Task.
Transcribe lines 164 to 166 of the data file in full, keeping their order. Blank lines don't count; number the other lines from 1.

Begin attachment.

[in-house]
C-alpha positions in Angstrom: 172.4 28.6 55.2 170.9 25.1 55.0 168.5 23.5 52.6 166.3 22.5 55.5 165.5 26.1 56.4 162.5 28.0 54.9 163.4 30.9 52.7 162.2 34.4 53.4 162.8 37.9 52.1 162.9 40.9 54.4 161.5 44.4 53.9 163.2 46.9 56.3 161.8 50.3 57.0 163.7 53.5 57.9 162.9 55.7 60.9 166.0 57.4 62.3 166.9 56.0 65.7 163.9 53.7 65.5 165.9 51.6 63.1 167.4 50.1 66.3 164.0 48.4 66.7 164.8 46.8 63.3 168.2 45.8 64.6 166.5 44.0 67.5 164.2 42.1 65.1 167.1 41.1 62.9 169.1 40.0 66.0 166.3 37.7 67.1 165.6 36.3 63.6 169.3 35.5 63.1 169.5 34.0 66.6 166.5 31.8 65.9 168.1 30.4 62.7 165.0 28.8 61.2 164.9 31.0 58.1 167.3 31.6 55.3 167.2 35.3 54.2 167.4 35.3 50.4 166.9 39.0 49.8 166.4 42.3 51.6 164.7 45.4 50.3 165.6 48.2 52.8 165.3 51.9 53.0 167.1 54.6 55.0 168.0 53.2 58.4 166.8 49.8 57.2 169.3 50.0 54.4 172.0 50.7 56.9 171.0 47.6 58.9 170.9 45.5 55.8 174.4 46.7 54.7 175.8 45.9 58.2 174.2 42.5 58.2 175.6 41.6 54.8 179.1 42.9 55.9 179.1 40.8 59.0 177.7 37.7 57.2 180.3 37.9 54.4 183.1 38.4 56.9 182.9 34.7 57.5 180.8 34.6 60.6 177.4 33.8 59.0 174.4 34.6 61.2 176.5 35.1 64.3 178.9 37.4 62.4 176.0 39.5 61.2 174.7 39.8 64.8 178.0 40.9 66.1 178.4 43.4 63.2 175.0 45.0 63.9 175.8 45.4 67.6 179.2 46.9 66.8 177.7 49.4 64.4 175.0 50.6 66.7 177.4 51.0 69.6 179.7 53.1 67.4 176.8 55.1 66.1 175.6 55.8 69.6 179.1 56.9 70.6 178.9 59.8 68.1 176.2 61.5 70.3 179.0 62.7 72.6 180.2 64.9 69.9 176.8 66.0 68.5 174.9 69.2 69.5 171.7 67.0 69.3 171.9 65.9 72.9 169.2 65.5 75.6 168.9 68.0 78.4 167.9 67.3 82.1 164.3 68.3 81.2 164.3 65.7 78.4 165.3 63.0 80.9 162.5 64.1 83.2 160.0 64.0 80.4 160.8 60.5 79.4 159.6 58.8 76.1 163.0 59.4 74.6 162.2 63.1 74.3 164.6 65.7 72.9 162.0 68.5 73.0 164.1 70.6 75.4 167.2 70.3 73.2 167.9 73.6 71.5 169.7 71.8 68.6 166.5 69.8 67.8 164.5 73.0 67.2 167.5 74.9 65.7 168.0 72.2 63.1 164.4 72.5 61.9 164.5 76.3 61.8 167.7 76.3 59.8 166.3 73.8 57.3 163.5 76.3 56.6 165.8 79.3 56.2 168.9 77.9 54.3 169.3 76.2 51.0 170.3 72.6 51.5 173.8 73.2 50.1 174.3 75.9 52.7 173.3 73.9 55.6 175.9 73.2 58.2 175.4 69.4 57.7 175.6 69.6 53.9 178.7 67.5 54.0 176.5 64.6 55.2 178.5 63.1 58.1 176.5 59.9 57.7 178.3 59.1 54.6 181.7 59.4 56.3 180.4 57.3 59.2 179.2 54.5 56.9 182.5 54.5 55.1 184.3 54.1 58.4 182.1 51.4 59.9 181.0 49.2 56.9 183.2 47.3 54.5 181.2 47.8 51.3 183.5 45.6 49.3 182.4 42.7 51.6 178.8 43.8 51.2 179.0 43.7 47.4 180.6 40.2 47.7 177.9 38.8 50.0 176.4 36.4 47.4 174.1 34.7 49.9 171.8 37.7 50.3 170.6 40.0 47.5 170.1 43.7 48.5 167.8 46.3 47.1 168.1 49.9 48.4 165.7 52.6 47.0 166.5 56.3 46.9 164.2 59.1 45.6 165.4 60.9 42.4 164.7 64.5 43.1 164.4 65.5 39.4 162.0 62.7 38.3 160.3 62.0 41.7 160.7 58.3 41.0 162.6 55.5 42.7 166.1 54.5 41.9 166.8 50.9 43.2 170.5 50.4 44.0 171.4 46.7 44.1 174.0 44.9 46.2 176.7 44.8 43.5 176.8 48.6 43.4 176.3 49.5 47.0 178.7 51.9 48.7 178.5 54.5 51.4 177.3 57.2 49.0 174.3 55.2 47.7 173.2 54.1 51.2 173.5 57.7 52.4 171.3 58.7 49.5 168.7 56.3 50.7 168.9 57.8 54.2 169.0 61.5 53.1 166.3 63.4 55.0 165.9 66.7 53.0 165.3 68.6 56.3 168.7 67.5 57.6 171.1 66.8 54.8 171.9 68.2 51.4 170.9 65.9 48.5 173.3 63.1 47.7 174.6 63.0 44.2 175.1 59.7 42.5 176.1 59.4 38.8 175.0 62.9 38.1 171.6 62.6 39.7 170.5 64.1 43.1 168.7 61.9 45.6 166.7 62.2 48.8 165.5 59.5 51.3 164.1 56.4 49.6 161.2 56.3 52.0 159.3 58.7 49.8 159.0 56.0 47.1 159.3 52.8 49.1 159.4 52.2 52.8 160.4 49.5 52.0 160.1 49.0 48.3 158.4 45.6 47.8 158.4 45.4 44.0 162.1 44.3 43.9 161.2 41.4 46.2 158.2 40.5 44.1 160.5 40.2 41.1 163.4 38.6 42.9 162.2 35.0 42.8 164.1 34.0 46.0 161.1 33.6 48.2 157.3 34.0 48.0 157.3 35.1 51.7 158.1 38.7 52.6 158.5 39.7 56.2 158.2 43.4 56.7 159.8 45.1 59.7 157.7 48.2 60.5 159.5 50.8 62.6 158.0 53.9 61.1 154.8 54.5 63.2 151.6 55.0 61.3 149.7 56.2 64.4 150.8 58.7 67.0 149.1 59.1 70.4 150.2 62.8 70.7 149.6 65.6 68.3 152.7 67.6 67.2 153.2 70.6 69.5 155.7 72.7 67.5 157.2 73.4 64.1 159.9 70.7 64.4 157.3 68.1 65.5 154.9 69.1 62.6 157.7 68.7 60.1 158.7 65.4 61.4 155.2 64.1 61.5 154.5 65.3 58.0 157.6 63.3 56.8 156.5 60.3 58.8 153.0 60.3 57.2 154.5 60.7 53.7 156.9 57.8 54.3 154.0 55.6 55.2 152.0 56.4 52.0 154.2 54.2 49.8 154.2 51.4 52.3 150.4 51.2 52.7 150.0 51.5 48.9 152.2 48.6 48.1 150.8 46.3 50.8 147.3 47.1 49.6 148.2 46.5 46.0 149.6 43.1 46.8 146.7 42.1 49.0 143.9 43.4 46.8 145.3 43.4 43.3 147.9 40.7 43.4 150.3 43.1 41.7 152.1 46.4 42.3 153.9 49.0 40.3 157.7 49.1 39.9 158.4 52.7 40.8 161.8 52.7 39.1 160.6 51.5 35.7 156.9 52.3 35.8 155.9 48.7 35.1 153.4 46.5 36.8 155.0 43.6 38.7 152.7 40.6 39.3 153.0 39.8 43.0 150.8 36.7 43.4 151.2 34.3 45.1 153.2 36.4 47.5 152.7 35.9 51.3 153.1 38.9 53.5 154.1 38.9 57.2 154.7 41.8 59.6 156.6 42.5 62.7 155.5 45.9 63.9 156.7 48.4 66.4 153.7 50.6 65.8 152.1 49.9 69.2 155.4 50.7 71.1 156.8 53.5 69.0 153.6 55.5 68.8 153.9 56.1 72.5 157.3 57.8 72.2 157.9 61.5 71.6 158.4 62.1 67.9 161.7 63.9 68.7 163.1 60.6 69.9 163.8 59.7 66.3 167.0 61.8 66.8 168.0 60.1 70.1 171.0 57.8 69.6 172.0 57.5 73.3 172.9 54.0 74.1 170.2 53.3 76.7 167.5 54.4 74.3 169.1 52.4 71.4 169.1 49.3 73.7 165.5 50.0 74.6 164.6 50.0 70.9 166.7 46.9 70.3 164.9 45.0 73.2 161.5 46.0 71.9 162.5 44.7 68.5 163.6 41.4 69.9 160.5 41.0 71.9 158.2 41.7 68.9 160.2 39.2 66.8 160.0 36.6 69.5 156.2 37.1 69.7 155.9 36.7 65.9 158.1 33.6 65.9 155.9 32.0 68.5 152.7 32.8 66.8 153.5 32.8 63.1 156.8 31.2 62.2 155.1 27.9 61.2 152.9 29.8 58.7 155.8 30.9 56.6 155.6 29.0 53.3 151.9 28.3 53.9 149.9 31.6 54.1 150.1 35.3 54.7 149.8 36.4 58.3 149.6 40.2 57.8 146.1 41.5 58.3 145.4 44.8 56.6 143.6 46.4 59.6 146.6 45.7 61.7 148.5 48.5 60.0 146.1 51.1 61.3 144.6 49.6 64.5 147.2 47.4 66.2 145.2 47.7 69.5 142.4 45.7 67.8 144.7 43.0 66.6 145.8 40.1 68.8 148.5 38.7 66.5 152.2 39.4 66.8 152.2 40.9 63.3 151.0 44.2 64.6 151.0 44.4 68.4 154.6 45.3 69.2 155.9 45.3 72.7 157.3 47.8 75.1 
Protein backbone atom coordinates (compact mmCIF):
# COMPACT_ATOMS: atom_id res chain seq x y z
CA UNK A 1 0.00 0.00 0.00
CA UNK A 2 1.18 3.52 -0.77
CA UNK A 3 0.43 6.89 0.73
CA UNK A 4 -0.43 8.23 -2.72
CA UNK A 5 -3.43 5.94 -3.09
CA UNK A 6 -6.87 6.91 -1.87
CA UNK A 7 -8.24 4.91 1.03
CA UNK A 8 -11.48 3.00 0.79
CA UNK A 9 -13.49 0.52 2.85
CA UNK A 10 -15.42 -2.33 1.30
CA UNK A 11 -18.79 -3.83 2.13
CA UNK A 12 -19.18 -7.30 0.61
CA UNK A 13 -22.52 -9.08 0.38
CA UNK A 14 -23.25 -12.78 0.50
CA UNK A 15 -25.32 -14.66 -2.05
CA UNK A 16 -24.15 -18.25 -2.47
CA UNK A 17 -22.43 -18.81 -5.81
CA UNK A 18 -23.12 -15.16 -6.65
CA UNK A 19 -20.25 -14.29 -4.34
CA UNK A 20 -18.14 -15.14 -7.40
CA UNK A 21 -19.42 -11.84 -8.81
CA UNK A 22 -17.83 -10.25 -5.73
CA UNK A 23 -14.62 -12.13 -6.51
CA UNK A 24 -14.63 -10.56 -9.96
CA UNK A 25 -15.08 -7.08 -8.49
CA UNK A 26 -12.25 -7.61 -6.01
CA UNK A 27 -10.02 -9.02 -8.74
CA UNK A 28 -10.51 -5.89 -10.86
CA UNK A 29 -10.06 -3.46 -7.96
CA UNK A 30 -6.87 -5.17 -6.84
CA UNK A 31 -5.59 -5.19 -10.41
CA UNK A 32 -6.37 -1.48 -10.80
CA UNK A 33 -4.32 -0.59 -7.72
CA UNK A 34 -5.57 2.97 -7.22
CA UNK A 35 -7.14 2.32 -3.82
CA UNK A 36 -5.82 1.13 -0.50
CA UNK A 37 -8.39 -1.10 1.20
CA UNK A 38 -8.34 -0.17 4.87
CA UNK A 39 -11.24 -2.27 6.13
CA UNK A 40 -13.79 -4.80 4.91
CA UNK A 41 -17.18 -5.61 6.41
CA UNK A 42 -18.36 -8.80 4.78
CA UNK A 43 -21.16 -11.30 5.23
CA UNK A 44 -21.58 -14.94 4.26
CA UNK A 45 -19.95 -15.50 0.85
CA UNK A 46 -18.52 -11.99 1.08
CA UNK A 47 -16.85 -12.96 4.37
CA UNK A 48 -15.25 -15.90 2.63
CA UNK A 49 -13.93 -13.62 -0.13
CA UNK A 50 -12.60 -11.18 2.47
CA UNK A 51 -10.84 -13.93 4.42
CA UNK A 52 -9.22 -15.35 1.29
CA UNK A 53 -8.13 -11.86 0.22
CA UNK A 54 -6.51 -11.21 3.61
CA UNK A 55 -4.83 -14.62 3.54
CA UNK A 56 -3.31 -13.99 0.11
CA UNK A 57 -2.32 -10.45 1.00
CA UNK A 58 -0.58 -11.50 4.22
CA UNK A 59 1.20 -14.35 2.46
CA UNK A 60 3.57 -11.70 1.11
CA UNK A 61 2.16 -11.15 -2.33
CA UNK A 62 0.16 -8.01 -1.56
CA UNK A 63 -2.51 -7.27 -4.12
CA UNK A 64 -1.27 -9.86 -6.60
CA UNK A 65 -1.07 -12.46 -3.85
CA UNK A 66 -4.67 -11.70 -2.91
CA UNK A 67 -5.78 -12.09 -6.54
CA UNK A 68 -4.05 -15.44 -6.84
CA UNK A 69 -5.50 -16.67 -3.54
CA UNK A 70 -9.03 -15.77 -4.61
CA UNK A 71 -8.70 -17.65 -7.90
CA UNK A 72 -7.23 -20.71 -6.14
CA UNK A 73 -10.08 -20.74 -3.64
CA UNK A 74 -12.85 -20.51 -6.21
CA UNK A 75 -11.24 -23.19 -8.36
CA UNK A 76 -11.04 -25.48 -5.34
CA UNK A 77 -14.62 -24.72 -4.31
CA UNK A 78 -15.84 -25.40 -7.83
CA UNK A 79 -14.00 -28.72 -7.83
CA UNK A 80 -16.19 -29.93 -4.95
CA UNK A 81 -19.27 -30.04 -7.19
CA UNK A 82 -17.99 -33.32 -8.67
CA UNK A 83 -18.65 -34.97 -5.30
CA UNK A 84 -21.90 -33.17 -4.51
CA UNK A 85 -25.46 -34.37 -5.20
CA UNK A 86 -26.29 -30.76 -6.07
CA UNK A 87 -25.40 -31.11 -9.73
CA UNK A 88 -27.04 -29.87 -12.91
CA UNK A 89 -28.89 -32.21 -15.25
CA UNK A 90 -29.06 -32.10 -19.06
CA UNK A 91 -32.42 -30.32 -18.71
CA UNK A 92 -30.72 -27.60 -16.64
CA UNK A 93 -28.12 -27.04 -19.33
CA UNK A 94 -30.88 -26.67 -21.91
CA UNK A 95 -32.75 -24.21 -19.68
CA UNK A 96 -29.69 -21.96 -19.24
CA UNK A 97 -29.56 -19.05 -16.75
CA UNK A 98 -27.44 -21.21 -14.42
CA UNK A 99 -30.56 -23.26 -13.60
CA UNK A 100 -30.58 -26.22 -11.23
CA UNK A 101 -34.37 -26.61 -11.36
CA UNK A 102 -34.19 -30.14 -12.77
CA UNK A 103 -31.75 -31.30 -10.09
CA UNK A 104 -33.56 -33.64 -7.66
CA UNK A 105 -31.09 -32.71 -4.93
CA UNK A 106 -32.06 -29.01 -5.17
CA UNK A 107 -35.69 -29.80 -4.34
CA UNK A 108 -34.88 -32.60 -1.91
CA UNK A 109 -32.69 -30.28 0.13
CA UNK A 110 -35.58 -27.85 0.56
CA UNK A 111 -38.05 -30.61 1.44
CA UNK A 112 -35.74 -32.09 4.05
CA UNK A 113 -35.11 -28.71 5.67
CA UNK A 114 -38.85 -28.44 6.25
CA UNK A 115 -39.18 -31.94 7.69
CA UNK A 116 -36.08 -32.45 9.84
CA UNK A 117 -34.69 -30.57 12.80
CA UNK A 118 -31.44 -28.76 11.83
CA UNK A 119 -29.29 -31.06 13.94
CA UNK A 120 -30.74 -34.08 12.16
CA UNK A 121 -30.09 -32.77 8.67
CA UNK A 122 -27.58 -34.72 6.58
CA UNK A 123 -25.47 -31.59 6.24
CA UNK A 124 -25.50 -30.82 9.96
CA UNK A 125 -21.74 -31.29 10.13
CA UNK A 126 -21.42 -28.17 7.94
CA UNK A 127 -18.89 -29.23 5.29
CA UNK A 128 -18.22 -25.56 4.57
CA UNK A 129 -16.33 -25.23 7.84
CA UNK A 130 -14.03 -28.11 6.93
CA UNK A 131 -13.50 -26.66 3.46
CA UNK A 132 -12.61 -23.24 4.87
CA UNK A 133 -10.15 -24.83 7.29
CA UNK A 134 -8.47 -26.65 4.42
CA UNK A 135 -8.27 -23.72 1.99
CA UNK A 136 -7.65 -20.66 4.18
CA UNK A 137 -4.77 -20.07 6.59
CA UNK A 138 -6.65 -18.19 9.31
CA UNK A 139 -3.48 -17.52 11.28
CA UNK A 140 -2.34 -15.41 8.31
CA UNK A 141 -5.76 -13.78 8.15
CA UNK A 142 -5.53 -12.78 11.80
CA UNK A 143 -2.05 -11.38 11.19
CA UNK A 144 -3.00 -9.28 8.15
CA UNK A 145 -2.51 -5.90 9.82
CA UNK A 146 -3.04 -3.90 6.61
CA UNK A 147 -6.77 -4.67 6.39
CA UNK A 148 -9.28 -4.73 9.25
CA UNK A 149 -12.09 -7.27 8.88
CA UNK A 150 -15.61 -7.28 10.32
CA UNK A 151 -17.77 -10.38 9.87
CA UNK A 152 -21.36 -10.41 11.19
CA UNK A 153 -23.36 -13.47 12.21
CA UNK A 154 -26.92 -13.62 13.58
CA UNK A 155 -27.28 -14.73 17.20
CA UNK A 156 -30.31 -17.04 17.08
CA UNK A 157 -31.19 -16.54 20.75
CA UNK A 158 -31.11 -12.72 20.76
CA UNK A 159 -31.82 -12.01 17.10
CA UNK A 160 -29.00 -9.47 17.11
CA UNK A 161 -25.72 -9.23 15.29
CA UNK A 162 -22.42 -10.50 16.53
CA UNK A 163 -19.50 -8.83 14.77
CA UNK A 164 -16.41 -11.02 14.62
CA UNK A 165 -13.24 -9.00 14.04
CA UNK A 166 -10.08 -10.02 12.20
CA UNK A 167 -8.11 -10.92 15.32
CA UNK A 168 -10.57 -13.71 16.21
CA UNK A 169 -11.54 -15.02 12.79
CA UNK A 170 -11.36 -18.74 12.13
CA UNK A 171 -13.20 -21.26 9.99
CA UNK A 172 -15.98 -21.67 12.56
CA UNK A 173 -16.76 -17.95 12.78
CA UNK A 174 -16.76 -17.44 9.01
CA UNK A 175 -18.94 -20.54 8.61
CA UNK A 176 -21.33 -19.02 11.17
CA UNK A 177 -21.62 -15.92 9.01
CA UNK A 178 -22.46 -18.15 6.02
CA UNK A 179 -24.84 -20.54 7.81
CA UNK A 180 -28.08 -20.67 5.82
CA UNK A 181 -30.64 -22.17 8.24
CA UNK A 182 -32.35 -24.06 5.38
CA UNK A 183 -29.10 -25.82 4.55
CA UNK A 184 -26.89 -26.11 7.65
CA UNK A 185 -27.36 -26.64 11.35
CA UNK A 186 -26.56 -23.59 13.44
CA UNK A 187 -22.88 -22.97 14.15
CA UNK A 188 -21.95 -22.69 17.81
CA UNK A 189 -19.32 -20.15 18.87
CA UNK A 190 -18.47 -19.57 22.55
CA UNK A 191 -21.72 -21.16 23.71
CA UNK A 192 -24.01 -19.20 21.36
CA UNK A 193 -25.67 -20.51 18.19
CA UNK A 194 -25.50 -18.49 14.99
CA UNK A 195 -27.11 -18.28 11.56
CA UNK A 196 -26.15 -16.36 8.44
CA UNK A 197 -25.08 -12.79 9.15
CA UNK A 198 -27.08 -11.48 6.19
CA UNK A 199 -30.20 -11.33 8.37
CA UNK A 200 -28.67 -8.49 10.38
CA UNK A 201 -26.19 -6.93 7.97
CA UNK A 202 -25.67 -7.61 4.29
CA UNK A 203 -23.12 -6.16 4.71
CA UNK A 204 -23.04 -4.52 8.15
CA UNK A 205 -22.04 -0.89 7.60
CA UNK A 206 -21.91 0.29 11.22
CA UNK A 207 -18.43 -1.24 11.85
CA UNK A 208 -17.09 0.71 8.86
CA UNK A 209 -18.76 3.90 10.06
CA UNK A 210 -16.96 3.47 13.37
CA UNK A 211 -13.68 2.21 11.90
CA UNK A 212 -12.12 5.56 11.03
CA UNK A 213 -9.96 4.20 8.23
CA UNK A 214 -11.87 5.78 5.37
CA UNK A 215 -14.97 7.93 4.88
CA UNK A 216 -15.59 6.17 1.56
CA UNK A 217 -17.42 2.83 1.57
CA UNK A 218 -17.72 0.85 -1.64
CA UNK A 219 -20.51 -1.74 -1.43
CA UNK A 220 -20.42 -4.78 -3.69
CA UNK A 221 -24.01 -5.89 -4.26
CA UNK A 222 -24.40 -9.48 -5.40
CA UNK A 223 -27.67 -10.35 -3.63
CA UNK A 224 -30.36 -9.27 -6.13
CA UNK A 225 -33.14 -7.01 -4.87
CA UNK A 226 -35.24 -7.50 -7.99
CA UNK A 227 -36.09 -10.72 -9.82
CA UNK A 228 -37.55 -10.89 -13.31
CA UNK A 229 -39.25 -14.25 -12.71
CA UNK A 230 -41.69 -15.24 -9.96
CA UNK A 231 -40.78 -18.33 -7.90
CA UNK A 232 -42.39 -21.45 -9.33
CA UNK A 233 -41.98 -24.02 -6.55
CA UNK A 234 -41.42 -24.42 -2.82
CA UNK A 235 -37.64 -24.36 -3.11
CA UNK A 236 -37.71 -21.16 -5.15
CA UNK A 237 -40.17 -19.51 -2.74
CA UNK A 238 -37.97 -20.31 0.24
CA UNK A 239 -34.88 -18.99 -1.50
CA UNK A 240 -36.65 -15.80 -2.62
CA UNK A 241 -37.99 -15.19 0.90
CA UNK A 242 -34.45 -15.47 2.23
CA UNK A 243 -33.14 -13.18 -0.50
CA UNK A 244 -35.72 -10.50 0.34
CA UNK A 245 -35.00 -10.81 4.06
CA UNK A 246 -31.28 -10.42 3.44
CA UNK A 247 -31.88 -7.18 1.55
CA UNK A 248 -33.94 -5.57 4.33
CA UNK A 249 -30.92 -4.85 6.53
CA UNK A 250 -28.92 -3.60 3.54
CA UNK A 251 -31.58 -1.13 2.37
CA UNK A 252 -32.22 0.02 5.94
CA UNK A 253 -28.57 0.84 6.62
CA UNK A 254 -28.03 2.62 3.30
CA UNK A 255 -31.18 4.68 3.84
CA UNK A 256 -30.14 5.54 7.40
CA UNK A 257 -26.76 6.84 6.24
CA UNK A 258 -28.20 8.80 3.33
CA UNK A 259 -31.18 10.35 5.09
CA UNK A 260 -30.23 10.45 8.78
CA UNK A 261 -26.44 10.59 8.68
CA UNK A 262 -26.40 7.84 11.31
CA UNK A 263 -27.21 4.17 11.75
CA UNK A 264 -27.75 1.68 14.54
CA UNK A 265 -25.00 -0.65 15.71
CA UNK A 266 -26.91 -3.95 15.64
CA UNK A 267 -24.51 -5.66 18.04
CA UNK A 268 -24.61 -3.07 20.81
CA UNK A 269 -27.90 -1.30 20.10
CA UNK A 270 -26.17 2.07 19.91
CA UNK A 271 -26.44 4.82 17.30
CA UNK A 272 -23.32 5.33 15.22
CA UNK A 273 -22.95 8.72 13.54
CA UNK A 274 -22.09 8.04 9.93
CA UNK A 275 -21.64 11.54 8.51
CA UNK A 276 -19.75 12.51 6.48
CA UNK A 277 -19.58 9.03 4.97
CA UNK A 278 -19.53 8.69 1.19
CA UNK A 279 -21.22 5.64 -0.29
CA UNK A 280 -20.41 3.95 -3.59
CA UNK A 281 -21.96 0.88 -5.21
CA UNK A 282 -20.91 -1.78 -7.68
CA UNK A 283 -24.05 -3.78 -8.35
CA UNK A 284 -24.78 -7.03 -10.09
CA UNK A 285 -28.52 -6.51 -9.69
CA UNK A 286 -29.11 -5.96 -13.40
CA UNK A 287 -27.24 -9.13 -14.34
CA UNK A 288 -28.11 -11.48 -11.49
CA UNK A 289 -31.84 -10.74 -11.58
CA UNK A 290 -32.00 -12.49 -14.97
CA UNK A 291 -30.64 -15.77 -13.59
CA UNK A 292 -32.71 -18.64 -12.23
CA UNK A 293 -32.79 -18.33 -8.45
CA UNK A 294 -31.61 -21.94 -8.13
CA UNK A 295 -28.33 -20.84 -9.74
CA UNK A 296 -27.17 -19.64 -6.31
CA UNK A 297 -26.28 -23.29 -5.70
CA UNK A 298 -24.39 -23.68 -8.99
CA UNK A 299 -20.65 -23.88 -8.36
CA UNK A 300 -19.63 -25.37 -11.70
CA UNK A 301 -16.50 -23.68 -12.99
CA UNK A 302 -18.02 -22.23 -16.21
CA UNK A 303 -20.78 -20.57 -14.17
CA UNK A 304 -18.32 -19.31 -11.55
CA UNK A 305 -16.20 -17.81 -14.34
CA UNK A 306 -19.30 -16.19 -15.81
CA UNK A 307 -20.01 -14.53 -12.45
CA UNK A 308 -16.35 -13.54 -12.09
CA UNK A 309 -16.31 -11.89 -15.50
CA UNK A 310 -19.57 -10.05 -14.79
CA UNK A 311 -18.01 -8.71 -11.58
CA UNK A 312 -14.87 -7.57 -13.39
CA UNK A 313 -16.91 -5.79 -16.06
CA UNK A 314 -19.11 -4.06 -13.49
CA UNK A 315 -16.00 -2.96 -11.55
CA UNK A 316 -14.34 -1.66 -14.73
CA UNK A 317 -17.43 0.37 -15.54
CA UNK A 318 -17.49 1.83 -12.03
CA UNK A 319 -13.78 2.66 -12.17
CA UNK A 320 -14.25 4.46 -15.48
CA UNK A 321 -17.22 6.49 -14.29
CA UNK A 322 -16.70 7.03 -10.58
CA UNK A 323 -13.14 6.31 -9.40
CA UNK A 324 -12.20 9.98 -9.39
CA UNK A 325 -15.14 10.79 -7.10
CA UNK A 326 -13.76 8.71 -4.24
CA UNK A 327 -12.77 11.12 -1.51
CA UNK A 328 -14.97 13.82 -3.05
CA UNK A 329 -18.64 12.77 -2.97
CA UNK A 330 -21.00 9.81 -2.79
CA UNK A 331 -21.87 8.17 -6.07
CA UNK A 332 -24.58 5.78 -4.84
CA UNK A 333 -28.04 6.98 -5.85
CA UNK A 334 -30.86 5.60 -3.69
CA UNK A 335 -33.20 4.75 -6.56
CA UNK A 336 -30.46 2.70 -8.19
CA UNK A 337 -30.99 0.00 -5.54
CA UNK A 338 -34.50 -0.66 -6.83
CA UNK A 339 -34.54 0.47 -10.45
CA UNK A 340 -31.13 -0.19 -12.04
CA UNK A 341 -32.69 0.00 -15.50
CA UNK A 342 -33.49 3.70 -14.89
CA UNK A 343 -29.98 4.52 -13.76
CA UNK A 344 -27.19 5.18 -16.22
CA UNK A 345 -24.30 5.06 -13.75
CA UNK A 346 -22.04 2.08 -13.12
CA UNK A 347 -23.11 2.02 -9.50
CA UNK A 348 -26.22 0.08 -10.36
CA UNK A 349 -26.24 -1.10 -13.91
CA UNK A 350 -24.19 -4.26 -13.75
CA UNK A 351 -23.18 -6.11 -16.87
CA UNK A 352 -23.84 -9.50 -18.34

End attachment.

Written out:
CA UNK A 160 -29.00 -9.47 17.11
CA UNK A 161 -25.72 -9.23 15.29
CA UNK A 162 -22.42 -10.50 16.53